Civil Marriage is Legally Sacred

From Guest-Blogger Steven Fitschen (Regent 1999), President, The National Legal Foundation.

I am grateful to Lynne for inviting me to be a part of the marriage debate at the Virginia State Bar's Annual Meeting last month and for allowing me to write about the experience here. One of the Annual Meeting's so-called Showcase CLEs, the event was entitled "Marriage in Virginia: The Changing Status of Same-Sex Couples and Their Families."

It started with remarks by Virginia's Attorney General, Mark Herring. This was certainly appropriate in that Mr. Herring is a hero to those who believe that Virginia's one-man-one-woman Marriage Amendment and marriage statute are unconstitutional, while he is a villain to those who believe that both the amendment and statute are not only constitutional, but also the only approach to marriage that matches millennia of wisdom, cultural heritage, and religious conviction. This is so because he reversed the course of his predecessor, Ken Cuccinelli, who had vigorously defended the amendment and statute in court. Mr. Herring refuses to defend them or to appoint anyone else to defend them and, in fact, has joined his former adversaries in opposing the amendment and statute.

No surprise: the hero/villain left without fielding questions and without participating in the panel debate.

So three of us on each side of the issue slugged it out, although "slugged it out" is probably an overstatement. For once, this issue was actually debated with civility. (You can see the list of panelists in Lynne's post of June 12, 2014.)

My points were fairly simple, but new to most people. I had realized that (as of the time of the debate) two crucial sentences had appeared (in whole or in part) in the court opinions of Virginia's same-sex marriage case and 14 others. These sentences had their origin the U.S. Supreme Court case, Griswold v. Connecticut, and also appear in five other Supreme Court cases dealing with various aspects of marriage. The crucial sentences are these: "We deal with a right of privacy older than the Bill of Rights—older than our political parties, older than our school system. Marriage is a coming together for better or for worse, hopefully enduring, and intimate to the degree of being sacred."

Two things must be observed about these sentences. First, the critical phrase, "intimate to the degree of being sacred," is ALWAYS invoked at the talismanic level: if it's intimate, it's worthy of being called marriage. But such invocation is invalid. If pro-same-sex litigants are going to routinely invoke this language; they, their opponents, and the courts must take it seriously.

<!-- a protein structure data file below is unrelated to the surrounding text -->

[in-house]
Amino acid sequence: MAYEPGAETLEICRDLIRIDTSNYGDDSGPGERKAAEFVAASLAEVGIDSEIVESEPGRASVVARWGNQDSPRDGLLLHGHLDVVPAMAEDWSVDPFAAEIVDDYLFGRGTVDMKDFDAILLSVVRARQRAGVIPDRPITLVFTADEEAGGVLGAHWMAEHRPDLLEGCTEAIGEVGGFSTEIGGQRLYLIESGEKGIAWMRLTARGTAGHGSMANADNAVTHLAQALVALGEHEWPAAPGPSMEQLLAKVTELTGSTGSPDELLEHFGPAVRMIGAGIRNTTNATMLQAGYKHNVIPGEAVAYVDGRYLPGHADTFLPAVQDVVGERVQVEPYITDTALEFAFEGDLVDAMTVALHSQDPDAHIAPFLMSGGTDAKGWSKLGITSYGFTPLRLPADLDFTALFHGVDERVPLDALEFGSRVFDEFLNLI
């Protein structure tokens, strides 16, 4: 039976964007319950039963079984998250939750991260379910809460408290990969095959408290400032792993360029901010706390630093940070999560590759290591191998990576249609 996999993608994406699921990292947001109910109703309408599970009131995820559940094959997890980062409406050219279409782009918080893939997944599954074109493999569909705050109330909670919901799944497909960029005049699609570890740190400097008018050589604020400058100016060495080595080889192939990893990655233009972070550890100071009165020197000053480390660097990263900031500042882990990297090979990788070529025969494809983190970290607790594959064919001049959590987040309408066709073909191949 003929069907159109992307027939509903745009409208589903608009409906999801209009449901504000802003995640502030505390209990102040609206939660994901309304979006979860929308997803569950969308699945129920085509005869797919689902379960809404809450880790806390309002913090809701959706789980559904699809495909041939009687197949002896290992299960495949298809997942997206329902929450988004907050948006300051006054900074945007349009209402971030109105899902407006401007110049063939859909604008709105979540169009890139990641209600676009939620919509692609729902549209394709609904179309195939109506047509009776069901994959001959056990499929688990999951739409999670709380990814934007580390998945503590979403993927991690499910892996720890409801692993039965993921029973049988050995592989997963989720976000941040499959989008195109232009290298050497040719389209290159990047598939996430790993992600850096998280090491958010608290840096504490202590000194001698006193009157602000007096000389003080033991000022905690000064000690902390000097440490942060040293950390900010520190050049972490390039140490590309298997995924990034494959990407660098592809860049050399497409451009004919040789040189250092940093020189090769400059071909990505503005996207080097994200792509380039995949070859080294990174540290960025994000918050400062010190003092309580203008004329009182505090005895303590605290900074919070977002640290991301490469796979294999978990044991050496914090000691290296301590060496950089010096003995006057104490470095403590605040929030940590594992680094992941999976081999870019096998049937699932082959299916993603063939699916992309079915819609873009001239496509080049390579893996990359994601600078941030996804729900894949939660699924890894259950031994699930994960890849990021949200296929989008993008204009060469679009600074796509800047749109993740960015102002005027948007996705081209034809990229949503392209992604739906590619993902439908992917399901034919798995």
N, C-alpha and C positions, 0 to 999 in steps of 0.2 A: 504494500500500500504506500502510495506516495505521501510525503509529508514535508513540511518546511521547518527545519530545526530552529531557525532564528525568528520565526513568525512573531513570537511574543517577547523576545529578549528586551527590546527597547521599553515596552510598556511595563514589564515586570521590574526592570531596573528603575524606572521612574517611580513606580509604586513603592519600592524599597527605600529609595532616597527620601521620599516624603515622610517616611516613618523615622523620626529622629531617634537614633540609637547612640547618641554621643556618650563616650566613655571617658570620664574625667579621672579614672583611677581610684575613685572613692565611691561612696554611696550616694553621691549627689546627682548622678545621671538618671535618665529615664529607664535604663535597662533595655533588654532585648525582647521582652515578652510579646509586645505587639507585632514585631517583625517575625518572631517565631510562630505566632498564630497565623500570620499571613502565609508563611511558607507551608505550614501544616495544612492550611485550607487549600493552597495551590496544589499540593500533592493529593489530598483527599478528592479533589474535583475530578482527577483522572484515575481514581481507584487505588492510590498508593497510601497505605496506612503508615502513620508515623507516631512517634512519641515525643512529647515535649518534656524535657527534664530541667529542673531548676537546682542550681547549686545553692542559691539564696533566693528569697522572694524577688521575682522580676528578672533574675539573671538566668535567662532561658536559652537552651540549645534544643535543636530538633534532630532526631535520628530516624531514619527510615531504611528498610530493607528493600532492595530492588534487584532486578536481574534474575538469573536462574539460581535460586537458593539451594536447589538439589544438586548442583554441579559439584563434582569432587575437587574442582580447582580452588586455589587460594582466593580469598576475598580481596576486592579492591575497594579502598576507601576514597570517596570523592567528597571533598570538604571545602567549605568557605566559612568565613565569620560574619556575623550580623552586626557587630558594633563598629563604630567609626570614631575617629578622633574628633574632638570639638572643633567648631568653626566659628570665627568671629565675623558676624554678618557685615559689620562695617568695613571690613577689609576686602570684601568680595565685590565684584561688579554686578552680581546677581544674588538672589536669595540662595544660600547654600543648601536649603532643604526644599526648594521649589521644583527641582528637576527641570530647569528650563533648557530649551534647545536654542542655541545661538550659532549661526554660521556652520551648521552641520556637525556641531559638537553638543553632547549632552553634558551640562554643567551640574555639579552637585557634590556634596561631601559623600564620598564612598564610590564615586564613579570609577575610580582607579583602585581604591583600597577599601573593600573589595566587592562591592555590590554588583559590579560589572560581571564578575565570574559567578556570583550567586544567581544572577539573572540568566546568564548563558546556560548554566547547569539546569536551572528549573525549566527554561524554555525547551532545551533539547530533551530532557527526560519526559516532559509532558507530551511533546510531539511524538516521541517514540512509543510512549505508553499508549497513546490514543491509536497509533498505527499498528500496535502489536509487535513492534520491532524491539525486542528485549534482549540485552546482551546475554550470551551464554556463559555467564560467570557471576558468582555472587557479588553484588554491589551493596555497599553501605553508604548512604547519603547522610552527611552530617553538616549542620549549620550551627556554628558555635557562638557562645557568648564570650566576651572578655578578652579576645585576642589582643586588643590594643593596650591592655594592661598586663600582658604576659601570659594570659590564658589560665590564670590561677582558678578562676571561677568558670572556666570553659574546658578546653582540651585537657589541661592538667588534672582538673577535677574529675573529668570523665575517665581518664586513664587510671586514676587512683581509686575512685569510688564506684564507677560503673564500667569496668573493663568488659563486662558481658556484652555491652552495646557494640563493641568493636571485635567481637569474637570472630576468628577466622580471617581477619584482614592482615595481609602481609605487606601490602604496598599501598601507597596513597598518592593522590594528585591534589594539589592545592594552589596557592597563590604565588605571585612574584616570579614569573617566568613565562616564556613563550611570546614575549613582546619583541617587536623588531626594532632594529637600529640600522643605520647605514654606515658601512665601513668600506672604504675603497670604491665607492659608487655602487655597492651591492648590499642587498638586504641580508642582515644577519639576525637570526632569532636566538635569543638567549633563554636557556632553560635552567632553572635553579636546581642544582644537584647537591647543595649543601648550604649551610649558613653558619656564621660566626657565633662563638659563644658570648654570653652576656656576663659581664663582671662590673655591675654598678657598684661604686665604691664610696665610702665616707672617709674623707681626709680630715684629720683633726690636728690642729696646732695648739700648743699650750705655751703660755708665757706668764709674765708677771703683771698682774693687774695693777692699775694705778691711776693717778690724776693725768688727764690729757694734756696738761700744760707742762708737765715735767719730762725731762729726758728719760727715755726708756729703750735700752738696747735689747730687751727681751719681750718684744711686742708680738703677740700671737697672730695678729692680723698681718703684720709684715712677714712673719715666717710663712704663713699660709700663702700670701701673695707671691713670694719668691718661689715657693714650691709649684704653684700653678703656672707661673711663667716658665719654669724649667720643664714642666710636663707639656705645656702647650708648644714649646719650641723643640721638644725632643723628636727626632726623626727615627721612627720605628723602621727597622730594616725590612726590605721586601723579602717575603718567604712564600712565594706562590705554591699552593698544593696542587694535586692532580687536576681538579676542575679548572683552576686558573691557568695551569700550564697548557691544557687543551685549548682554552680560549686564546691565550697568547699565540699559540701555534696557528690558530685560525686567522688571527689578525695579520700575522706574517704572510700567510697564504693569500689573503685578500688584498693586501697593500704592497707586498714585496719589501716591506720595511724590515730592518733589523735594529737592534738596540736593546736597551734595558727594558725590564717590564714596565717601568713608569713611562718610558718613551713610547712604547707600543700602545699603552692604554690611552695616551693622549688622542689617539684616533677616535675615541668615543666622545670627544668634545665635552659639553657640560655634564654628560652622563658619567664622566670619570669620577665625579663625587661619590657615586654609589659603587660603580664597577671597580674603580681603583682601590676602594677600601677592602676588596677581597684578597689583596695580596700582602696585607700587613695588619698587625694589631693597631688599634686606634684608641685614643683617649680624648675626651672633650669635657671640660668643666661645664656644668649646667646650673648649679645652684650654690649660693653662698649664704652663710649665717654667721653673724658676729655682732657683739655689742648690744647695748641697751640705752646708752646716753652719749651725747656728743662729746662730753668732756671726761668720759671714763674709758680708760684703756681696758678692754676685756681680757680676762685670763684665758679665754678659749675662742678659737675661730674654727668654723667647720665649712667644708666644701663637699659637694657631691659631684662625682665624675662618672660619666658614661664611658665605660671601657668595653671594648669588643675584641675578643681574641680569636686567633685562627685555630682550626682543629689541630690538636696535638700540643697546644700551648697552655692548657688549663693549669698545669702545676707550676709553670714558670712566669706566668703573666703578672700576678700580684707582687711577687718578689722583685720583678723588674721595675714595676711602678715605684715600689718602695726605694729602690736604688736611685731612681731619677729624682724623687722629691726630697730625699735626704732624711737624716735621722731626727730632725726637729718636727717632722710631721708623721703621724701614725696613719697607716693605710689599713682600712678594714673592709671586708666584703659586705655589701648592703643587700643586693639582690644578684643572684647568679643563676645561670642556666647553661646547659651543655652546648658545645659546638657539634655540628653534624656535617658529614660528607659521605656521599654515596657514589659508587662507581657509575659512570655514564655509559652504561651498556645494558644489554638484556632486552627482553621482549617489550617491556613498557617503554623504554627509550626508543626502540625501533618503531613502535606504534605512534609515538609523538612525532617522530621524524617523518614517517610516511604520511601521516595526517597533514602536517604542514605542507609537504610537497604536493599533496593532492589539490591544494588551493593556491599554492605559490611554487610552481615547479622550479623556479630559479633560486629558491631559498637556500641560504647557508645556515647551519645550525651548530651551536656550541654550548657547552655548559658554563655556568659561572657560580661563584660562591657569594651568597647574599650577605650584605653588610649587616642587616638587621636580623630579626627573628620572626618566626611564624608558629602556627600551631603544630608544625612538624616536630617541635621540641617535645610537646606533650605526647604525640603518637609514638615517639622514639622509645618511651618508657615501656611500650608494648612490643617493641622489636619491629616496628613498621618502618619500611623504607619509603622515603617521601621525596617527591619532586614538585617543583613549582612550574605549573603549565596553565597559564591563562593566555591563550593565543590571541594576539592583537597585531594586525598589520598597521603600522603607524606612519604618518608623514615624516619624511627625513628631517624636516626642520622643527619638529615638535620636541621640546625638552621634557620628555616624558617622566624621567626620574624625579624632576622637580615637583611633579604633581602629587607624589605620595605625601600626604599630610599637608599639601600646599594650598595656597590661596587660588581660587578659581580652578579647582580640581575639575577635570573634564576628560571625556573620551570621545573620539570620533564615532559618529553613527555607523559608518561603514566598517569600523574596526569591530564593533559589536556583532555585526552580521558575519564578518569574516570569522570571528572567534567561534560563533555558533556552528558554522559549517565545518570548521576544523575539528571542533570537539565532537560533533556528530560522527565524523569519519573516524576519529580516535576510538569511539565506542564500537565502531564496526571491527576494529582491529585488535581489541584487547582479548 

The Supreme Court never held anything like "if it's intimate, it's worthy of being called marriage." Nor could it with any legitimacy. Not everything intimate is either marriage or sacred. To take the easiest example, adultery is by definition not marriage. And by the authoritative texts of many religions—and as any victim of a cheating spouse can attest—it is not sacred.

Rather, and the second thing that must be observed, the Court has held that civil marriage—which was the only kind of marriage the Court ever addressed—must legally be recognized as sacred. Now I know that can fry the minds of lawyers and even lay people who are trained to think in terms of modern Establishment Clause jurisprudence. And because of that, I spent some of my time at the debate fleshing out this problem and some solutions to it.

However, let me repeat: civil marriage must legally be recognized as sacred.

Two downstream consequences follow from this. First, we (meaning all those on both sides of this debate and those without made up minds) should expect people of faith—including Christians like me—to continue to oppose same-sex marriage. After all, things that are sacred are the special province of religion. When one asserts—as the Supreme Court and the pro-same-sex litigants correctly have—that civil marriage is sacred, one ought to expect a theological examination of what validly constitutes civil marriage. So sorry to take your rhetorical flourish so seriously.

Second, in light of the first consequence, it is illegitimate to call such opposition "animus" or "bigotry." And that is why I ended my prepared remarks with calls for 1) pro-same-sex marriage advocates to stop using such name-calling against those who hold an opposing view, 2) pro-one-man-one-woman advocates to refuse to self-censor religious arguments, and 3) those who are undecided to at least recognize that on THIS point, the name-callers are wrong. This debate stood apart as a civil and respectful opportunity to discuss the key issues involved in marriage policy. The marriage debate at the Virginia State Bar's Annual Meeting at the Beach in June was a great opportunity to debate a cornerstone of public policy, and I appreciate the chance to write about the experience here.

The National Legal Foundation is a Christian public interest law firm dedicated to the preservation of America's freedom and constitutional rights and can be found at http://nlf.net and contacted at nlf@nlf.net.

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